Find out more about state laws on this interactive map.


Have states restricted insurance coverage of abortion?

Four states -- Idaho, Kentucky, Missouri and North Dakota -- only allow private insurance policies to cover abortion when the mother's life is in danger.

Eleven states restrict insurance policies for public employees:

  • Colorado and Kentucky do not permit any abortion coverage for public employees;

  • Illinois, Massachusetts, Mississippi, Nebraska, North Dakota, Ohio, Pennsylvania, Rhode Island and Virginia provide coverage when the mother's life is endangered;

  • Massachusetts also provides coverage when the mother's health is threatened;

  • Mississippi, Ohio, Pennsylvania, Rhode Island and Virginia provide additional coverage for public employees in the case of rape or incest;

  • Mississippi and Virginia provide additional coverage for cases of fetal abnormality.


How many states have parental consent laws?

There are 34 states that have passed enforceable parental notice or consent laws for minors who are seeking an abortion.

Find out more about state laws on this interactive map.


How many states have mandatory waiting periods or mandatory counseling sessions before an abortion can be performed?

Twenty-nine states have enforceable laws requiring some form of informed consent or counseling prior to receiving an abortion. Twenty-two states have enforceable laws requiring mandatory waiting periods.

Find out more about state laws on this interactive map.


What do we know about how state regulations (such as mandatory waiting periods, parental consent, etc.) impact abortion rates?

Economist Ted Joyce has done several studies to determine the impact of state regulations. He studied Mississippi after the state enacted a mandatory 24-hour waiting period and found that the abortion rate fell by 12 percent; however, second trimester abortions increased by 40 to 50 percent and the number of women going out of state for the procedure increased by 40 to 50 percent.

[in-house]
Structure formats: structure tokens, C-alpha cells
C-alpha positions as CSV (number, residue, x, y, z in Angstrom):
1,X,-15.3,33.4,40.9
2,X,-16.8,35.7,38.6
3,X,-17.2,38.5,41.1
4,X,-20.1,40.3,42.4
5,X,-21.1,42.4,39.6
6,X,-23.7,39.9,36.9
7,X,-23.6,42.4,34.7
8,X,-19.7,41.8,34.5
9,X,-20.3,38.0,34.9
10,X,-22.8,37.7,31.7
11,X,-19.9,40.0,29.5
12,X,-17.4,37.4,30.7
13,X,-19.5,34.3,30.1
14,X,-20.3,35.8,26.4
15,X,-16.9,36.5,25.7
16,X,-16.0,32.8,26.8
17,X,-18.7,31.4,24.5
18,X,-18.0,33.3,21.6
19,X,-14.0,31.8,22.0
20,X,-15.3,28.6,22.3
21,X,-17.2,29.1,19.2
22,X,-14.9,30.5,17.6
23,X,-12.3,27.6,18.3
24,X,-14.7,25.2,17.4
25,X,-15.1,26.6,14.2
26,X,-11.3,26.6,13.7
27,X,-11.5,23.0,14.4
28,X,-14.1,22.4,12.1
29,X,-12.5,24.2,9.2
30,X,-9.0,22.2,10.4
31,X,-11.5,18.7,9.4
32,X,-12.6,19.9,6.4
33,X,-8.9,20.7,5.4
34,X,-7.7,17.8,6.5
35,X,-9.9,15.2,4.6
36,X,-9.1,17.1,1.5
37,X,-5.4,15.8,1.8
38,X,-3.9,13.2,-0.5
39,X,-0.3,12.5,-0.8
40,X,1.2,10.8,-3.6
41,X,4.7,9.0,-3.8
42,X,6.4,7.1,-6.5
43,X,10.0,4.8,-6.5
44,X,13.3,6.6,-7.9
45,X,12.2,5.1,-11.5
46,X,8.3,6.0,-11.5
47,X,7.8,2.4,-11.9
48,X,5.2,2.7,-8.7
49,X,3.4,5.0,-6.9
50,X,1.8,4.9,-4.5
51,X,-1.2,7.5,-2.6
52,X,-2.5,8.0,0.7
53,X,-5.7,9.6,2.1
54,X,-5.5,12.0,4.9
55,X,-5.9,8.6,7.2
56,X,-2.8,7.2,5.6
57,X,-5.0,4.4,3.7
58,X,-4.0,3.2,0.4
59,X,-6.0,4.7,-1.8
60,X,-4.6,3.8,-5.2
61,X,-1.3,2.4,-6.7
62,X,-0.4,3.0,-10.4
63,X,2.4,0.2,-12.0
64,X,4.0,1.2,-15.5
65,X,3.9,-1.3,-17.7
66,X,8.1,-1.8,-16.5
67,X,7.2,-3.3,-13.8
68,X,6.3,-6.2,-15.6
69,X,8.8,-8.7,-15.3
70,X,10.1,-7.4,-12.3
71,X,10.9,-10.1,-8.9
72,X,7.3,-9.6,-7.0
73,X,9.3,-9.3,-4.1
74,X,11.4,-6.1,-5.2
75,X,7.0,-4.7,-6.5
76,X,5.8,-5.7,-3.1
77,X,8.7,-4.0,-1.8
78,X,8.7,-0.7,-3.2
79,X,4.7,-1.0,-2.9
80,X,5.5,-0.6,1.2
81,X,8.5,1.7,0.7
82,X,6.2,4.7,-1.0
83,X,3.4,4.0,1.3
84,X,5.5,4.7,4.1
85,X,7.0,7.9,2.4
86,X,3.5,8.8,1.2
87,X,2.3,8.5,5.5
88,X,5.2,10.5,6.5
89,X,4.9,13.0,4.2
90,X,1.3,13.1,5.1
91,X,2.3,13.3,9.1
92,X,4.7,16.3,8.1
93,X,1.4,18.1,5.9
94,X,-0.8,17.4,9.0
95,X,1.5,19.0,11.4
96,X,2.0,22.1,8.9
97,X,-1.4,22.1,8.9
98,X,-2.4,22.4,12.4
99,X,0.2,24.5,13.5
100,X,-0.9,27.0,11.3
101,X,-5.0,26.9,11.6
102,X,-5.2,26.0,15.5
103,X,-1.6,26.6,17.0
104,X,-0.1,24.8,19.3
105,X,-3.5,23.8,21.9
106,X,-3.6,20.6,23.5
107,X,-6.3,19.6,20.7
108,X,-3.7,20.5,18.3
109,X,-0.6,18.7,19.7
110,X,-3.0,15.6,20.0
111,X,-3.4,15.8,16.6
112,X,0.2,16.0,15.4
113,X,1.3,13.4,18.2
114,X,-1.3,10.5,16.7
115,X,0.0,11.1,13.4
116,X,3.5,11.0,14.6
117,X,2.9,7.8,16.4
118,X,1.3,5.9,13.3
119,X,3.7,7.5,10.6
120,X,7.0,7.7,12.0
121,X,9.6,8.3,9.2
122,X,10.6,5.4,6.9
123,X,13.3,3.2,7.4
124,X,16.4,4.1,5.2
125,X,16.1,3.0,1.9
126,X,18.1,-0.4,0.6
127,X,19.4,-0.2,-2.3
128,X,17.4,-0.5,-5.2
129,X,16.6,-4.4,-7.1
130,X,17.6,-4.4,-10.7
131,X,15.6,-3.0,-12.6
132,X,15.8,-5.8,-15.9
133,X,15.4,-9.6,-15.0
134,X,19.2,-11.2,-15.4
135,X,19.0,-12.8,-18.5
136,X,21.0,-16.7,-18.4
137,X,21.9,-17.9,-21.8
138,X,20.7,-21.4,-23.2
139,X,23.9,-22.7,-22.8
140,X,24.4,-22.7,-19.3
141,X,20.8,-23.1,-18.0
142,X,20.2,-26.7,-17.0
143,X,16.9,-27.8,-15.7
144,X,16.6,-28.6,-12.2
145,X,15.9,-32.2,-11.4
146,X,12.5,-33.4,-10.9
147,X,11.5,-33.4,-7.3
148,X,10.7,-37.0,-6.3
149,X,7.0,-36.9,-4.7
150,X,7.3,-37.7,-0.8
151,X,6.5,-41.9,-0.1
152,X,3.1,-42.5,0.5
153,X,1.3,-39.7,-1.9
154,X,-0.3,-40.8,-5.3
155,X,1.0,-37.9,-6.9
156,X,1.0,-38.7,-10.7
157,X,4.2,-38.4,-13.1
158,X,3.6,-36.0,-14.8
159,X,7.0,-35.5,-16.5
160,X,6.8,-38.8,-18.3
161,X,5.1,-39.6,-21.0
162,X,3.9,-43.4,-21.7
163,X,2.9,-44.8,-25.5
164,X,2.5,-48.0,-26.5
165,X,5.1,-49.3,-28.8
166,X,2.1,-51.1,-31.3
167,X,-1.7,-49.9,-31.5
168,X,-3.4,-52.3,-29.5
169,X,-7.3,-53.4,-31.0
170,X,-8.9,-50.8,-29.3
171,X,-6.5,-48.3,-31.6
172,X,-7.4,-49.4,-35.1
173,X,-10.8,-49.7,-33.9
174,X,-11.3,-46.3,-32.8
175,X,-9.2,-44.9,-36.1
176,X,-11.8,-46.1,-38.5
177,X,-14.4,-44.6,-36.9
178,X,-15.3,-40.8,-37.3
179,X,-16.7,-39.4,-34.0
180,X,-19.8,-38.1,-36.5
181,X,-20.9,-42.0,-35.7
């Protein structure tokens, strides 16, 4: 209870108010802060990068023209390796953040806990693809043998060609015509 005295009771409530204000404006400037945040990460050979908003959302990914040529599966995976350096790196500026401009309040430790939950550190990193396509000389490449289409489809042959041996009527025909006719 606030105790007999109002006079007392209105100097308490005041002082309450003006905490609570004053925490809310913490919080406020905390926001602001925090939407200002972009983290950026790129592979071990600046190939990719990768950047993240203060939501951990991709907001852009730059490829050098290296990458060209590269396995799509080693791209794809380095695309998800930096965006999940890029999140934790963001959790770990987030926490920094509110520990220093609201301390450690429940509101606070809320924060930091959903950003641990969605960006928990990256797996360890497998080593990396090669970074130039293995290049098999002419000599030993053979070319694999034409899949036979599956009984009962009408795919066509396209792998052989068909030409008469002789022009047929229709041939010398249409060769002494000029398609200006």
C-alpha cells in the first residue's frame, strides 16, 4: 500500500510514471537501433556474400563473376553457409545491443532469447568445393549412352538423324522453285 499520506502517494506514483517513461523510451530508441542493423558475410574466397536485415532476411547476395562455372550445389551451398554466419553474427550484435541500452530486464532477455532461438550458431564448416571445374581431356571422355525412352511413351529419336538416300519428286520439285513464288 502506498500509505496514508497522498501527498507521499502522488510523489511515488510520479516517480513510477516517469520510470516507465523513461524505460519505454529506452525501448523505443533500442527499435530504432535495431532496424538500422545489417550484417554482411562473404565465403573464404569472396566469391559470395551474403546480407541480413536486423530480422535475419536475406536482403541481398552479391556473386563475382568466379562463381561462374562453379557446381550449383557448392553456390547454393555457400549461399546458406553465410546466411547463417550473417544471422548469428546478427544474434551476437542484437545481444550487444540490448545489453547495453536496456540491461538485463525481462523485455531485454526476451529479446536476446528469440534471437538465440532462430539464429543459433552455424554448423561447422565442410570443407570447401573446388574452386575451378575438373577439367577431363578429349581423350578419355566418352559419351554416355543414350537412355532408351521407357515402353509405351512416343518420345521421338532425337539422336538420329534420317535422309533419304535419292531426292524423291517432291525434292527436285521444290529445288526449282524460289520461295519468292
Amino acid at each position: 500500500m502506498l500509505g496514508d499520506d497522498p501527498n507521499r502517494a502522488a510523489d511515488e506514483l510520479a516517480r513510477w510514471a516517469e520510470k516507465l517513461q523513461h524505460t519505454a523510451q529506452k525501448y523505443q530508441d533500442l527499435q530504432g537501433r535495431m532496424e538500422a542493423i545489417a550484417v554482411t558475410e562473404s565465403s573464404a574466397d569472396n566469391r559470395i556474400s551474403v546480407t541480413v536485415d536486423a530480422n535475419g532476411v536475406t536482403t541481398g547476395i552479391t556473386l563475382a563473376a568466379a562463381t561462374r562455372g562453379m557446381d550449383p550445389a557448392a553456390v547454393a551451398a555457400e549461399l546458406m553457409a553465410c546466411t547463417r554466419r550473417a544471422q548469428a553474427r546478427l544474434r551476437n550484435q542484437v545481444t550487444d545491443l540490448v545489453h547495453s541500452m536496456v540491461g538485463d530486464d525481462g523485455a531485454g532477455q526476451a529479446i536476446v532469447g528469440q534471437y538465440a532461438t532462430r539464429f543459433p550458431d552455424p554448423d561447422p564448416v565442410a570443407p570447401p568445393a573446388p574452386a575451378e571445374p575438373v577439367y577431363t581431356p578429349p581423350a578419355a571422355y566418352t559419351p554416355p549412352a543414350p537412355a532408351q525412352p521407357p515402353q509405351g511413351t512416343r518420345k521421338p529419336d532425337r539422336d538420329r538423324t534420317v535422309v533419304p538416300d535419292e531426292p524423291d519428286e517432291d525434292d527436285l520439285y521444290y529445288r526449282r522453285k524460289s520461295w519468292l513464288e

Joyce has also studied parental notification requirements and says that it is difficult to determine the effects of those laws because minors can cross state borders for an abortion in order to avoid the requirement. "What's changing is that the number of states that are imposing these laws is now up to 34," he explains. "In other words, the borders are closing. It's becoming much harder for minors to go out to a nearby state to have the termination. As an economist, we think they have to travel so much further that the law will start to have more bite."


How safe is abortion?

The Guttmacher Institute calls abortion "one of the safest surgical procedures for women in the United States." It reports that less than 0.5 percent of women experience an abortion-related complication, and that the risk of death associated with abortion is about one-tenth the risk of childbirth.

However, deaths from abortion do still occur. According to mortality reports from the Centers for Disease Control and Prevention, there have been between four and 12 deaths from legal or illegal abortion every year for the past 10 years. The risk of death associated with abortion increases with the length of pregnancy, from 1 death for every 1 million abortions performed before the 9th week of pregnancy, to 1 per 29,000 at 16-20 weeks and 1 per 11,000 at 21 or more weeks.

Short of death, possible serious physical side effects of abortion include: inflammation, infection, hemorrhaging cervical laceration, uterine perforations, and future infertility. The Guttmacher Institute says there is no evidence of childbearing problems among women who have a vacuum aspiration abortion, the most common abortion procedure, within the first 12 weeks.

The psychological after-effects of abortion are hotly contested. Pro-life groups regularly report negative psychological effects after abortion, including depression and a form of severe emotional distress they term "Post-Abortion Syndrome (PAS)," which includes symptoms of sexual inhibition, flashbacks and alcohol abuse. (The American Psychiatric Association does not recognize PAS.) According to Planned Parenthood, temporary, mild depression is reported in about 20 percent of women who have had abortions, and severe "post-partum psychosis" occurs in less than 0.02 of women who have had abortions.

home + introduction + watch online + the abortion wars + shifting attitudes + interviews
map + related FRONTLINE: "abortion clinic" + discussion + teacher's guide + readings & links
producer's chat + tapes & transcript + press reaction + credits + privacy policy

posted nov. 8, 2005

FRONTLINE is a registered trademark of wgbh educational foundation.
photo copyright ©2005 corbis
web site copyright 1995-2014 WGBH educational foundation